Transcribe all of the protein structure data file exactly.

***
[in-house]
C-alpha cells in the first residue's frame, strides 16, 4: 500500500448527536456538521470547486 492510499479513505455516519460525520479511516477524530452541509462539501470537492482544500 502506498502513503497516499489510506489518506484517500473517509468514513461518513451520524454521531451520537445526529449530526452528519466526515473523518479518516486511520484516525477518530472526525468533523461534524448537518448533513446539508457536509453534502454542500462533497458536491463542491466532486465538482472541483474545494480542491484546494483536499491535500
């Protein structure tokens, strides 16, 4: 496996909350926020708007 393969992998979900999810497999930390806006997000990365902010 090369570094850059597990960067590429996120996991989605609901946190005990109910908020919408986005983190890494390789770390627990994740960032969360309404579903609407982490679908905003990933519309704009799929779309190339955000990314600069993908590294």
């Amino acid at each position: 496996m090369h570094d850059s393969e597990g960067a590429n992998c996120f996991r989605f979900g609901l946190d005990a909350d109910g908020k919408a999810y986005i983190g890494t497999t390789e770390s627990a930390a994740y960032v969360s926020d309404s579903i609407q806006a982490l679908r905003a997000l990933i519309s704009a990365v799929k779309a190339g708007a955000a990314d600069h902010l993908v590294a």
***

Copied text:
[in-house]
C-alpha cells in the first residue's frame, strides 16, 4: 500500500448527536456538521470547486 492510499479513505455516519460525520479511516477524530452541509462539501470537492482544500 502506498502513503497516499489510506489518506484517500473517509468514513461518513451520524454521531451520537445526529449530526452528519466526515473523518479518516486511520484516525477518530472526525468533523461534524448537518448533513446539508457536509453534502454542500462533497458536491463542491466532486465538482472541483474545494480542491484546494483536499491535500
């Protein structure tokens, strides 16, 4: 496996909350926020708007 393969992998979900999810497999930390806006997000990365902010 090369570094850059597990960067590429996120996991989605609901946190005990109910908020919408986005983190890494390789770390627990994740960032969360309404579903609407982490679908905003990933519309704009799929779309190339955000990314600069993908590294």
């Amino acid at each position: 496996m090369h570094d850059s393969e597990g960067a590429n992998c996120f996991r989605f979900g609901l946190d005990a909350d109910g908020k919408a999810y986005i983190g890494t497999t390789e770390s627990a930390a994740y960032v969360s926020d309404s579903i609407q806006a982490l679908r905003a997000l990933i519309s704009a990365v799929k779309a190339g708007a955000a990314d600069h902010l993908v590294a």